Riding the cable card downturn

4 Mar 2003

The 6th of May, 1999 was a red-letter day for Irish telecommunications. Anglo-American telecommunications giant NTL bought Cablelink for €680m, which at the time was jointly owned by RTÉ and Eircom, and promised to invest another €350m to upgrade the network and give its customers digital TV and high-speed internet access.

Meanwhile, Princes Holdings, partly owned by Independent News and Media, was quietly and without any fuss consolidating its position in the Irish cable TV market, acquiring networks throughout the country.

The promise was clear. The cable companies NTL and Chorus, as Princes Holdings was to brand its operation, would have their own local loops and would provide a viable alternative to the incumbent Eircom. Then it all went pear shaped. The bottom fell out of the worldwide telecommunications market. Credit dried up. Stock values fell and suddenly there was no money available to finance the necessary network upgrades. NTL even went into Chapter 11 bankruptcy protection from which it only recently emerged.

So are the cable companies still relevant in the modern business communications market?

“They are potentially rather than actually,” says Willie Fagan, managing director of Chorus. “The real difficulty to becoming a player involves upgrading cable from one-way coaxial to two-way. Ireland is one of the most cabled companies in Europe but the cable is ancient. There is upgraded cable in Dublin south west, Kilkenny, Clonmel, Thurles and about a quarter of Cork. Those areas can provide high-speed internet access and telephone.”

According to Fagan the real killer will be the triple play of television, internet and telephony. The problem, he says, is and will remain the cost of upgrading the cable.

“This is not such a problem in the UK where cable was installed more recently. According to our engineers the cabling you would need would by 550MHz and upwards. We have some 750MHz cable in our areas but the industry has reached an impasse that until companies can afford to start investing again it’s not going to happen. There are a lot of factors, mainly international ones relating to funding but there are others. We would have to be earning a better revenue stream, regulation would have to be a lot lighter particularly on the pricing front and of course there is competition from satellite,” Fagan says.

Fagan believes that cable companies like his own and NTL could play a part in connecting end users to the fibre backbones, which are currently being rolled out. However, he points out that there has to be a solid business rationale behind any such move.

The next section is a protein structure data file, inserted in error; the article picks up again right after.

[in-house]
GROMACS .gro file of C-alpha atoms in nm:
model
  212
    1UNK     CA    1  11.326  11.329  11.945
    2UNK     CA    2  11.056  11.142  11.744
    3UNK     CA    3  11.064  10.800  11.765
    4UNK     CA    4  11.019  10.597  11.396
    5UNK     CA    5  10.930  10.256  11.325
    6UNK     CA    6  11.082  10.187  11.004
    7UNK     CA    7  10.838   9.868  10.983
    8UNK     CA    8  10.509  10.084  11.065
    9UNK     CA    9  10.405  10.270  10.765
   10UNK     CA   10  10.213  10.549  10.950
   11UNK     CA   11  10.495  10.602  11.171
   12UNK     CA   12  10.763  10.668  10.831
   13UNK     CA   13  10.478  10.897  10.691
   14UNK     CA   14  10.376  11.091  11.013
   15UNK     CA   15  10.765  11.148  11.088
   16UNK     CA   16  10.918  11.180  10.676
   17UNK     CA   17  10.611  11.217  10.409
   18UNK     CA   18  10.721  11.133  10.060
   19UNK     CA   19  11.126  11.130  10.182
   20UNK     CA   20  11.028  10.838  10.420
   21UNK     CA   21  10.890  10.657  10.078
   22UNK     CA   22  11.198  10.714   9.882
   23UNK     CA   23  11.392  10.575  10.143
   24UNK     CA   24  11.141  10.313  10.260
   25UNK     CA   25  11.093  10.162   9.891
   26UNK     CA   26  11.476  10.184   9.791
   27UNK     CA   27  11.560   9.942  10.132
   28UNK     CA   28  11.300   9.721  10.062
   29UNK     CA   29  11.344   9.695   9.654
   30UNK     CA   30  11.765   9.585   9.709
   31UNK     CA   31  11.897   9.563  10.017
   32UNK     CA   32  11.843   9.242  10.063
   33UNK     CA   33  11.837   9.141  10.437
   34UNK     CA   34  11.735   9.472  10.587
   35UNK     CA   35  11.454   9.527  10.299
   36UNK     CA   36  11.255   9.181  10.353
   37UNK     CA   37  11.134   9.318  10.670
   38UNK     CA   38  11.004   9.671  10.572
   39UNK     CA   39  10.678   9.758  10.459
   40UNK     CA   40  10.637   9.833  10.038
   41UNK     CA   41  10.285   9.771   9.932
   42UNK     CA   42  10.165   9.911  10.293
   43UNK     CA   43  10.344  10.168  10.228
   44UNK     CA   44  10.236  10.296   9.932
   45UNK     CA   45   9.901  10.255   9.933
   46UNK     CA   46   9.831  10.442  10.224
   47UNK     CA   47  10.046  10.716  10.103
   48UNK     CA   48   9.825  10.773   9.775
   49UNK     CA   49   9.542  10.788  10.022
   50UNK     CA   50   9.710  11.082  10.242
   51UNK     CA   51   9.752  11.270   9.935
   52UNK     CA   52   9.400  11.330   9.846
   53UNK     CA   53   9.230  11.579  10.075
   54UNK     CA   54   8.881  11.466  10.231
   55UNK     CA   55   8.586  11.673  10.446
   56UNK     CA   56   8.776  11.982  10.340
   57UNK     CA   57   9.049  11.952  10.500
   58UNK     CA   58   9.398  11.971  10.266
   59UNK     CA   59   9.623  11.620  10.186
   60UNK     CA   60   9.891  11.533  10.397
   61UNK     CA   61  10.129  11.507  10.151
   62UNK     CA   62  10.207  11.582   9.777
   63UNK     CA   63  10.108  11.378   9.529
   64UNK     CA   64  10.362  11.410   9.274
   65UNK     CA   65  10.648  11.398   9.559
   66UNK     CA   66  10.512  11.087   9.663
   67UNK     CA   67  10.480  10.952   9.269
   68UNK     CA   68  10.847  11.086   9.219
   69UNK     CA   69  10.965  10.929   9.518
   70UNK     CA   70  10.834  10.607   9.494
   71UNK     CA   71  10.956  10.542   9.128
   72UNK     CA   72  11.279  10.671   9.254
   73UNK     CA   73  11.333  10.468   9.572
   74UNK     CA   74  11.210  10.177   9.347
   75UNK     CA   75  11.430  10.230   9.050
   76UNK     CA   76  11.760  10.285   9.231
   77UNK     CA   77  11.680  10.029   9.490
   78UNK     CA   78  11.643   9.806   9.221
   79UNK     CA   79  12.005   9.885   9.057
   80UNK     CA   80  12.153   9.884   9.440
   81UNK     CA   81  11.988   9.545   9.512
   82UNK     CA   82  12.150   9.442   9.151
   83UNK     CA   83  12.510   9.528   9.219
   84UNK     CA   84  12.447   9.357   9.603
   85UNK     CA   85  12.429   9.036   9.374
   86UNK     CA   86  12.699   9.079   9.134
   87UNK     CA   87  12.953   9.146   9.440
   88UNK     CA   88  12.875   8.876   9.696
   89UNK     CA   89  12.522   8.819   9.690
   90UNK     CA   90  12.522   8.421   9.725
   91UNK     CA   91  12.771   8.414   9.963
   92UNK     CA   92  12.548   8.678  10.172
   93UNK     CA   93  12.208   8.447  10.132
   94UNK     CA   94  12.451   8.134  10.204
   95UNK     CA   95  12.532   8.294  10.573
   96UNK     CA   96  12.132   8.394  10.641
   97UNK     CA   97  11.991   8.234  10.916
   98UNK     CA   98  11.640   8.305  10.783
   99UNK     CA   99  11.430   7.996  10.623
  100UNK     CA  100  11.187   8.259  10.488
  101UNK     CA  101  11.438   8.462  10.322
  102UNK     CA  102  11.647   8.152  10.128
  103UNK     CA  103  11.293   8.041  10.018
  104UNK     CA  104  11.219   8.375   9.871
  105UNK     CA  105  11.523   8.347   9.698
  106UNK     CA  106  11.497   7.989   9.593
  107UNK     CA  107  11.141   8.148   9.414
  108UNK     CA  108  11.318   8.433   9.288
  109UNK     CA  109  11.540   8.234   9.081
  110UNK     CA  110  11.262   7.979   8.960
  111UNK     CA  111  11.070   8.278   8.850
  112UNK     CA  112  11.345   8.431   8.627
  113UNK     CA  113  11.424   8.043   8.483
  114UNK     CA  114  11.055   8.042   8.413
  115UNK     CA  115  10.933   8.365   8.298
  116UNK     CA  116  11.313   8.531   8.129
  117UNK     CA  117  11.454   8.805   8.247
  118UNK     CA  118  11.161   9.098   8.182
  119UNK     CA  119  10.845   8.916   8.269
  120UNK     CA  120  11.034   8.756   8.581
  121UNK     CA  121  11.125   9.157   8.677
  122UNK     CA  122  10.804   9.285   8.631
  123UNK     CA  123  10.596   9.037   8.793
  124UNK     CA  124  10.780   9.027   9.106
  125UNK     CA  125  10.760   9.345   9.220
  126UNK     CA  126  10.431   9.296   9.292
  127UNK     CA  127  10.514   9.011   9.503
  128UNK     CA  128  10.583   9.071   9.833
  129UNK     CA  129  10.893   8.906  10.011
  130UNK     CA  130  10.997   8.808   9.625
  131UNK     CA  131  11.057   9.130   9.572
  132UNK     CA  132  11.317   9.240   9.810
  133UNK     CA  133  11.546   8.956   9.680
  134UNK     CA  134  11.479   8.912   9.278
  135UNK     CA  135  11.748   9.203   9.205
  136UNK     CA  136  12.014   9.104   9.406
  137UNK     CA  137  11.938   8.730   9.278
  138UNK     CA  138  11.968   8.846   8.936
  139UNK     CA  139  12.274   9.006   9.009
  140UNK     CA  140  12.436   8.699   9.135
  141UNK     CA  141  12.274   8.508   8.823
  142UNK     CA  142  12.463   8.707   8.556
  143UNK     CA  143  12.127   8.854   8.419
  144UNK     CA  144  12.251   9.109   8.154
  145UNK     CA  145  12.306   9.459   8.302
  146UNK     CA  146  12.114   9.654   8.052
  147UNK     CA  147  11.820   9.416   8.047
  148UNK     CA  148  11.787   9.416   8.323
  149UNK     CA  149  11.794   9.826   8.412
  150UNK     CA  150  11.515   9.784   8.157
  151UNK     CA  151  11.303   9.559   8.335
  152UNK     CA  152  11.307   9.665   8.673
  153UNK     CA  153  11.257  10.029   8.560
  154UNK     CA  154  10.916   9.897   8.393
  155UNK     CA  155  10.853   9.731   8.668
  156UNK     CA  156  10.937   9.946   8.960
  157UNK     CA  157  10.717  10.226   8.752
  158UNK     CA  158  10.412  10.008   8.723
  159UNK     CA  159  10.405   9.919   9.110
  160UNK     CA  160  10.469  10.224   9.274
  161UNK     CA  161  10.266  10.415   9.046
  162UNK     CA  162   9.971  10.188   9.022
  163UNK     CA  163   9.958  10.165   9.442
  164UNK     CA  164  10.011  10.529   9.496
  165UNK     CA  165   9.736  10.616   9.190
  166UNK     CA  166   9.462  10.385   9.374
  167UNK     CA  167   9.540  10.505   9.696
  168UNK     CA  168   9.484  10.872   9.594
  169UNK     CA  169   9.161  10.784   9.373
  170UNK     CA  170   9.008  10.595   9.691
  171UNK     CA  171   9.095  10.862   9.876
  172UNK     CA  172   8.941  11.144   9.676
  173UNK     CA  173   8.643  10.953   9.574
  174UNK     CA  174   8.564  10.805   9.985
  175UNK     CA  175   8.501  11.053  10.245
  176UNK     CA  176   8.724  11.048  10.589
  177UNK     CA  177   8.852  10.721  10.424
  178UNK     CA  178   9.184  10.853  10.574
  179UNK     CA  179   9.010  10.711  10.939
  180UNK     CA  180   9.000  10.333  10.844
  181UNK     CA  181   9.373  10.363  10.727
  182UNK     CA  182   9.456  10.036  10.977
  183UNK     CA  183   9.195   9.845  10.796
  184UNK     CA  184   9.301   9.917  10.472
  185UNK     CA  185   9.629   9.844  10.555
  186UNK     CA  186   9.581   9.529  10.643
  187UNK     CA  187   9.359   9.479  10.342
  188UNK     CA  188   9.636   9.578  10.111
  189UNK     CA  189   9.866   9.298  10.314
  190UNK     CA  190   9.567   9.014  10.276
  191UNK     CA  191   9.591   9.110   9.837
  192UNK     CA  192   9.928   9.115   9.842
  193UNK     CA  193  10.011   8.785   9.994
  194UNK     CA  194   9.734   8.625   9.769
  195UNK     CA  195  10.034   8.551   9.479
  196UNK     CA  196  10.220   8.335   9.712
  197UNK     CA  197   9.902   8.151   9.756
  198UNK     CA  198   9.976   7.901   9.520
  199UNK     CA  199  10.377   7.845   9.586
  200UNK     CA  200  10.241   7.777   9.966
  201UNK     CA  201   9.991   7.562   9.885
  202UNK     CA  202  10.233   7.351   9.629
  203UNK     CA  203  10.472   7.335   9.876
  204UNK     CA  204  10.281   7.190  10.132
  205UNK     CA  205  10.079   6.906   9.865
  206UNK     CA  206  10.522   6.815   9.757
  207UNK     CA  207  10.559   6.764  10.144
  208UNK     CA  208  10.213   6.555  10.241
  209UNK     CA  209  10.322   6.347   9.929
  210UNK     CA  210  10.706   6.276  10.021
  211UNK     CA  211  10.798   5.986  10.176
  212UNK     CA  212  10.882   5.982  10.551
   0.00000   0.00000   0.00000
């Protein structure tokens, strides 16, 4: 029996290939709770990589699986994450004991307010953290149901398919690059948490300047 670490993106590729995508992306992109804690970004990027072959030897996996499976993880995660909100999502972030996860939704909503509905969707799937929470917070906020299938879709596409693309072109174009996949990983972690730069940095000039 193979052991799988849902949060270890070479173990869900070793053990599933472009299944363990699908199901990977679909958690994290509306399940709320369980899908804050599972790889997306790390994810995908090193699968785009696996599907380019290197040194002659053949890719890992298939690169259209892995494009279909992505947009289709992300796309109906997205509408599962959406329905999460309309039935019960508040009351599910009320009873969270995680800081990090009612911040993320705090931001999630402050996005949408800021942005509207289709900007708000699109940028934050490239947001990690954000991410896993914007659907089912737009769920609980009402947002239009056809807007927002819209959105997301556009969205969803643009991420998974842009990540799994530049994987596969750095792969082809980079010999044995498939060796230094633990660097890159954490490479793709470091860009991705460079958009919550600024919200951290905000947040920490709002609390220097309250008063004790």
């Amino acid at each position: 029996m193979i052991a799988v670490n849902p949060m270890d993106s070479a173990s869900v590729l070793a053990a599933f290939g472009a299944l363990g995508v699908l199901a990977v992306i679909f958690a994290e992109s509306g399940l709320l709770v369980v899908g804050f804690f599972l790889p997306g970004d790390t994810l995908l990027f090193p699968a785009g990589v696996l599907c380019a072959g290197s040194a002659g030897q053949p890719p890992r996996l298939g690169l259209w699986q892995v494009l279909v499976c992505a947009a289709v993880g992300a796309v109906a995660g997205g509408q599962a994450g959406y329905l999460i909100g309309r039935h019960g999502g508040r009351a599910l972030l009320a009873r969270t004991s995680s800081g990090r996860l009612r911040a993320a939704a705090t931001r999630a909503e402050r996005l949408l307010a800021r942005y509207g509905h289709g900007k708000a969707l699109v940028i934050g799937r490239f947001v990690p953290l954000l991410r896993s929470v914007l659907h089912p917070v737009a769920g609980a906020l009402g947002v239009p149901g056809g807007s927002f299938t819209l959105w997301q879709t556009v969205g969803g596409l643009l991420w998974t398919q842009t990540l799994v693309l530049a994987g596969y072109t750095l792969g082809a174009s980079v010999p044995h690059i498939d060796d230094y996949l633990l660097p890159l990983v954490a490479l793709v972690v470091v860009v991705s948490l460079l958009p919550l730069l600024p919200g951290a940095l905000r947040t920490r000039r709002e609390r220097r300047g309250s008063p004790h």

Business products of NTL and Chorus

Chorus offers a variety of products in its areas. Powernet, for instance, is a high-speed internet connection that leverages the company’s wireless investment in the Limerick region. Starting at €101 per month plus €317 installation, customers can have a 256Kbps (kilobits per second) upstream and 1Mbps (megabits per second) upstream link.

Businesses in Thurles, Clonmel and Kilkenny can avail of Chorus’s Cablenet Broadband service. This costs €75 per month and gives download speeds of 512Kbps and upload speeds of 128Kbps.

NTL offers its business customers a number of different options. In the voice arena it offers a CPS (carrier pre-select) service as well as primary rate ISDN. For data traffic, it offers Dedicated Internet Access (DIA), Fibrelink and IP (internet protocol) Net and Frame relay products.

DIA involves an access circuit ranging from 64Kbps to 34Mbps from the customer to NTL’s point of presence, managed end-to-end connectivity, domain name registration, IP addressing and more. There are three flavours to the service. DIA Plus offers a single dedicated 24-hour connection. FlexiDIA offers greater flexibility.

Connection circuit speeds start at 8Mbps and it is possible to increase bandwidth without installing additional hardware. The Premium DIA package provides a second dedicated circuit to a different NTL point of presence for additional security.

Companies needing high-speed communications between two or more locations are pointed towards NTL’s FibreLink and FibreLink International products. These are fixed-dedicated circuits ranging from 64Kbps to 155Mbps, suitable for voice, data and video using the company’s own SDH (synchronous digital hierarchy) network covering Dublin, Belfast and major UK cities and, in the case of FibreLink International, selected countries up to 2048Mbps.

NTL’s IP Net products are aimed at companies with multiple locations needing private networking. Dedicated circuits ranging from 64Kbps to 155Mbps connect each customer site to an NTL point of presence. NTL’s Frame Relay product is similar but is more suitable for handling frequent bursts of data generated by multiple LANs (local area networks) communicating with one another.
By David Stewart